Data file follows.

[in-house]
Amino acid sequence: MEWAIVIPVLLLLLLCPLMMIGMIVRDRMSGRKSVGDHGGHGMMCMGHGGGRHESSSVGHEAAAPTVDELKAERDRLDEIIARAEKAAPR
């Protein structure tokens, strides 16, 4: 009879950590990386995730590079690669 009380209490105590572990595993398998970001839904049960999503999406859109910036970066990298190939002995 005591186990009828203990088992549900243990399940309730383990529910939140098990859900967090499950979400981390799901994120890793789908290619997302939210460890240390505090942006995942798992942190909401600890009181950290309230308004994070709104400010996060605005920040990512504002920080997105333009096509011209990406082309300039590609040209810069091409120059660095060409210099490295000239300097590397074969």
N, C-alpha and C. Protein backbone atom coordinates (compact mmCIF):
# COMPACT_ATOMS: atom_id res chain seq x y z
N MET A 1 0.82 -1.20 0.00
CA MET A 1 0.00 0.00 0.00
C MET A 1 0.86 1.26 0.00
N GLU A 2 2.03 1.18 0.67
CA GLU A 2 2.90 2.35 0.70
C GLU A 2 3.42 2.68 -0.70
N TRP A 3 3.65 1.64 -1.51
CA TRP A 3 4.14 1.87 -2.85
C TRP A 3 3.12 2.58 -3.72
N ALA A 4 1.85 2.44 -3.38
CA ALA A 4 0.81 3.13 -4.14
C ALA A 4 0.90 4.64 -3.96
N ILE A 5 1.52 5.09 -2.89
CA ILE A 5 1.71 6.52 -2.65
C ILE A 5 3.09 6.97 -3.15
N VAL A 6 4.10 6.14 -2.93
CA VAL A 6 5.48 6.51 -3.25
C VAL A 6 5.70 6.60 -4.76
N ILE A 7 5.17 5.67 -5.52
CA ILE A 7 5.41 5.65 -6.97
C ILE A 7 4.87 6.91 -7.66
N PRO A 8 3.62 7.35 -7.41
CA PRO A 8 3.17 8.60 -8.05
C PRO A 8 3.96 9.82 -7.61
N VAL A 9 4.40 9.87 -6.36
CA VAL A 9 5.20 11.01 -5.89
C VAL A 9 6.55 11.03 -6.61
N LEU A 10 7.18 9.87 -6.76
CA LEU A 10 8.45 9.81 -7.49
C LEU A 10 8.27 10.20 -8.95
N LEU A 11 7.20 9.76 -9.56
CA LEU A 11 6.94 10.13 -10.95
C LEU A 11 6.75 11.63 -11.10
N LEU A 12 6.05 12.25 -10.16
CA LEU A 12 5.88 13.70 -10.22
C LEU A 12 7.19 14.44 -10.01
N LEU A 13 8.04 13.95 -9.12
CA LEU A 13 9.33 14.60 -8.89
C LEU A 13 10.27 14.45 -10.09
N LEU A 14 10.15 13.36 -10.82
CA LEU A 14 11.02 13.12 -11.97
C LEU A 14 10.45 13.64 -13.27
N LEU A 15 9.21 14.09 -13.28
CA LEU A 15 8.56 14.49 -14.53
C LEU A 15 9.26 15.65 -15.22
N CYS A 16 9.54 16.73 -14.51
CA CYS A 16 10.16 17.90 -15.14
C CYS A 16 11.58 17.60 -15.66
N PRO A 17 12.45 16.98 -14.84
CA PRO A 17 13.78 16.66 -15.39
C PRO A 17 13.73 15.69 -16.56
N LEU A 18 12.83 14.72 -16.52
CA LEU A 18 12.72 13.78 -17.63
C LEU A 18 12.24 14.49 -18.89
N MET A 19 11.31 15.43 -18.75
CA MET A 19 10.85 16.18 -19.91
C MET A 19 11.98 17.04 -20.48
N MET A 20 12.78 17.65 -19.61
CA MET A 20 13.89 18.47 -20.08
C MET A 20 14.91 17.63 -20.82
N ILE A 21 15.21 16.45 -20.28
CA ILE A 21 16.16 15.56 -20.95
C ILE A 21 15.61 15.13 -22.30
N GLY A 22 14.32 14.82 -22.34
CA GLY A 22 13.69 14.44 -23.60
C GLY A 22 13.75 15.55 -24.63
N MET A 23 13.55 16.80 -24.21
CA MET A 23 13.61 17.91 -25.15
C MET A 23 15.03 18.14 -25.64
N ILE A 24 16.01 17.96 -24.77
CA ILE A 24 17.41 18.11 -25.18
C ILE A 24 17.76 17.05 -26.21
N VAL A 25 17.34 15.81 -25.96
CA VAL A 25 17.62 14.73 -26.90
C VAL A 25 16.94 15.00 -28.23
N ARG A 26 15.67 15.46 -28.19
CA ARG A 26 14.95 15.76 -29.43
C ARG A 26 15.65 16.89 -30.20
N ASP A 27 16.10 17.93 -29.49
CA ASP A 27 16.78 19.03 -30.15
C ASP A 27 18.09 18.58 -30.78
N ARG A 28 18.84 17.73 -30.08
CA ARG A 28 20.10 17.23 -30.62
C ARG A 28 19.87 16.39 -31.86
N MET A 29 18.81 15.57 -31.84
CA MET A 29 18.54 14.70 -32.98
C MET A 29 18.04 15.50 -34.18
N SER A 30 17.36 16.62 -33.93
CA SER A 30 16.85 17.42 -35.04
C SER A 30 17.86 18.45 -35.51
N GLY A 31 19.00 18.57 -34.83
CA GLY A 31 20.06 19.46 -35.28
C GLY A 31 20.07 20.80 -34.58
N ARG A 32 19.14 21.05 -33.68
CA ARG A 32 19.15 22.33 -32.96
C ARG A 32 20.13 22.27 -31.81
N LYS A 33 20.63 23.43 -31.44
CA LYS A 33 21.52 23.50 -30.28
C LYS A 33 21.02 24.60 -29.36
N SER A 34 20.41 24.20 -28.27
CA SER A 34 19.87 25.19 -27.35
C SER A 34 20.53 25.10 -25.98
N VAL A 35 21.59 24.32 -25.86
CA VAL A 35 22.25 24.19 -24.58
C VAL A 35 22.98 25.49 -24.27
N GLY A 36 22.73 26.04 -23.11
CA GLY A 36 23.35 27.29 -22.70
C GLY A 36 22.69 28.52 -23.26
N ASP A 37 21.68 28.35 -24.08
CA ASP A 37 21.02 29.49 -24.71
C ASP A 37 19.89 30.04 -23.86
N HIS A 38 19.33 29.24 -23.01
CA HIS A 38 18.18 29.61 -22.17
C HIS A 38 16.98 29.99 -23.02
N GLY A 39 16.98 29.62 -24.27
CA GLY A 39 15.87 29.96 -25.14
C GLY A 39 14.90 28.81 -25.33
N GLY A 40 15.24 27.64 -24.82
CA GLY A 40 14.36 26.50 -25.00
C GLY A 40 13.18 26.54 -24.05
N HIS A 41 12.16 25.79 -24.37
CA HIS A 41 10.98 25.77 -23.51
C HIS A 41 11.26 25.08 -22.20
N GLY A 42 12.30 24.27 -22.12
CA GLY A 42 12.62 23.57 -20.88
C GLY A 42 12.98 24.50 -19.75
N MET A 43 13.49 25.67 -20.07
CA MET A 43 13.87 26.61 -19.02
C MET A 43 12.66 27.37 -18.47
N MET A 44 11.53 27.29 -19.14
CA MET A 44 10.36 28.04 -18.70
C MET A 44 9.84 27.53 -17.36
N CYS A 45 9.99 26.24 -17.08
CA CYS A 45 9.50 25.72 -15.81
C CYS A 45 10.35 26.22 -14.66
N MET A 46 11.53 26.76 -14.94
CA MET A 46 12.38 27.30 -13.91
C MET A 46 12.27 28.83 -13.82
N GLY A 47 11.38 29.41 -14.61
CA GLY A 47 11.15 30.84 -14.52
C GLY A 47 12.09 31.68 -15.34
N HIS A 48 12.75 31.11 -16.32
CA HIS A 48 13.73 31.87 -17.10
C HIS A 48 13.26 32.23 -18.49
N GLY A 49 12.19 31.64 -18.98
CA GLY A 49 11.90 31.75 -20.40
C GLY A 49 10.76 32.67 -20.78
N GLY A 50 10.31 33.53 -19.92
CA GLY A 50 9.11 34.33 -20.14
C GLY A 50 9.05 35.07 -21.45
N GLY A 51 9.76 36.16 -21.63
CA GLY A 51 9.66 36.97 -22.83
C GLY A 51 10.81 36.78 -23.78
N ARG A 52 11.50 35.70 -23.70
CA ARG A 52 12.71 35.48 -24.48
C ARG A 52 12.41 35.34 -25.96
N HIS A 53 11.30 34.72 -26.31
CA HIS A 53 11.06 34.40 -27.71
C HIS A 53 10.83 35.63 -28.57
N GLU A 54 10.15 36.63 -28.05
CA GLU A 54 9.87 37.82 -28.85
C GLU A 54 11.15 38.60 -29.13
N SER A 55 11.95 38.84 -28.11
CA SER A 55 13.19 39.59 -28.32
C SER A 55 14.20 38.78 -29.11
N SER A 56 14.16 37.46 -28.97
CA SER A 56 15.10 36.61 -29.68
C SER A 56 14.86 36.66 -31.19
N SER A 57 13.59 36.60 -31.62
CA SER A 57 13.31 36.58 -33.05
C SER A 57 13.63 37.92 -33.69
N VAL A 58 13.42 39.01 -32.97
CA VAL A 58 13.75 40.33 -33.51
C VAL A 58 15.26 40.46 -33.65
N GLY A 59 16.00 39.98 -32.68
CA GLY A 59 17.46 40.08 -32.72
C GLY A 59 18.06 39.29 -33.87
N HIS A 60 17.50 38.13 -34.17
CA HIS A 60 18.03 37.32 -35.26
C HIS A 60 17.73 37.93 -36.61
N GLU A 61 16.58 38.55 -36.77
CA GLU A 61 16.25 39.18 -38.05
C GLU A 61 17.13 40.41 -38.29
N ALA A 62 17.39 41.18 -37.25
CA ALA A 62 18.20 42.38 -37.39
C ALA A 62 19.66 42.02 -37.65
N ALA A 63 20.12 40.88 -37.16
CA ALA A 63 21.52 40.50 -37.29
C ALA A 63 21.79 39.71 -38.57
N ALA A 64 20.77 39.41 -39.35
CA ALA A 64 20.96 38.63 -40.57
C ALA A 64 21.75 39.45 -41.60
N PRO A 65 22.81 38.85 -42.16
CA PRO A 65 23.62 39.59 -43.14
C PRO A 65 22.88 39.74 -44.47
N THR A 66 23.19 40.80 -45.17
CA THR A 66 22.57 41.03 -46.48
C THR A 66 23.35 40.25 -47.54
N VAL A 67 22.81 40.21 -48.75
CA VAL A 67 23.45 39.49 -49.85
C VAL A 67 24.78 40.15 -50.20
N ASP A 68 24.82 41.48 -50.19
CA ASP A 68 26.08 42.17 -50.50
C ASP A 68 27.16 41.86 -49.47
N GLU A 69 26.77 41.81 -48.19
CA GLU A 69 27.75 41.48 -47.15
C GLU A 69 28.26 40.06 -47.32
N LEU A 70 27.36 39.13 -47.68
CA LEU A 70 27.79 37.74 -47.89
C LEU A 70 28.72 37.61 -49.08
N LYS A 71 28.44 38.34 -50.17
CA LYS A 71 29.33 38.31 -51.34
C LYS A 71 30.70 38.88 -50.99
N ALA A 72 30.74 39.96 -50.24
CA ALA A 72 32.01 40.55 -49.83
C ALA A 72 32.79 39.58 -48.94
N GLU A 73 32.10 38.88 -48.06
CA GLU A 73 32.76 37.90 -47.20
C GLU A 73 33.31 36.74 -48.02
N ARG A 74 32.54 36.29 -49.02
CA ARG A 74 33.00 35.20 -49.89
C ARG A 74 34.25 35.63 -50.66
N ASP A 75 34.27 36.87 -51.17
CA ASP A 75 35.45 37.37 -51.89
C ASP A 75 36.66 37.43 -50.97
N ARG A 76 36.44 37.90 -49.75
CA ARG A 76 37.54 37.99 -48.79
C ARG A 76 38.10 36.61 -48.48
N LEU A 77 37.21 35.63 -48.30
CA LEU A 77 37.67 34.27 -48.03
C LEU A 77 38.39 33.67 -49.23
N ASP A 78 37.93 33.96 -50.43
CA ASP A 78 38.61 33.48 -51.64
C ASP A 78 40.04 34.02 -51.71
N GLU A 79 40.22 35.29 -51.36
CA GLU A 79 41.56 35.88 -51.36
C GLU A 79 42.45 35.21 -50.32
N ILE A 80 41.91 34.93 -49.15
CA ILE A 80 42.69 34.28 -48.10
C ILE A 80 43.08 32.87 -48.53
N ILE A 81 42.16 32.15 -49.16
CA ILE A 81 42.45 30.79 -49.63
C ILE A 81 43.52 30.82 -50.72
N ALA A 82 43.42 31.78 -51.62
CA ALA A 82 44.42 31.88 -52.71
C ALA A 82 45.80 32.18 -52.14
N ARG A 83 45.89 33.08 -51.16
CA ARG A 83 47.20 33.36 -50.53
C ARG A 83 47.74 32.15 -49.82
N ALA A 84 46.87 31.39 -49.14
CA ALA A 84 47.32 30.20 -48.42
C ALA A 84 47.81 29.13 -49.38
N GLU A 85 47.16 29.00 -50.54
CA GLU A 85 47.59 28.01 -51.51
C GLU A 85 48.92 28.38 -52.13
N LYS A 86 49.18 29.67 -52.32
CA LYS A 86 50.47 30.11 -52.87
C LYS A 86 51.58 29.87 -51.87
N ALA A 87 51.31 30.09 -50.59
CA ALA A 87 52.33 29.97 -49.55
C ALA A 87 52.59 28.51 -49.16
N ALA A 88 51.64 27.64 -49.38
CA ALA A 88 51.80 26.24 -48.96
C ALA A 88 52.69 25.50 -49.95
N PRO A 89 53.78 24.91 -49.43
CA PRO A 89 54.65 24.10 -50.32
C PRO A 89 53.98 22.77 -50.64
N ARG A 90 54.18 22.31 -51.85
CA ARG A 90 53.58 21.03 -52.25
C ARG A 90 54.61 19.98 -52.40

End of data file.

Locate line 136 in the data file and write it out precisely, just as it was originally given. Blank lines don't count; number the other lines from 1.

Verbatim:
CA MET A 44 10.36 28.04 -18.70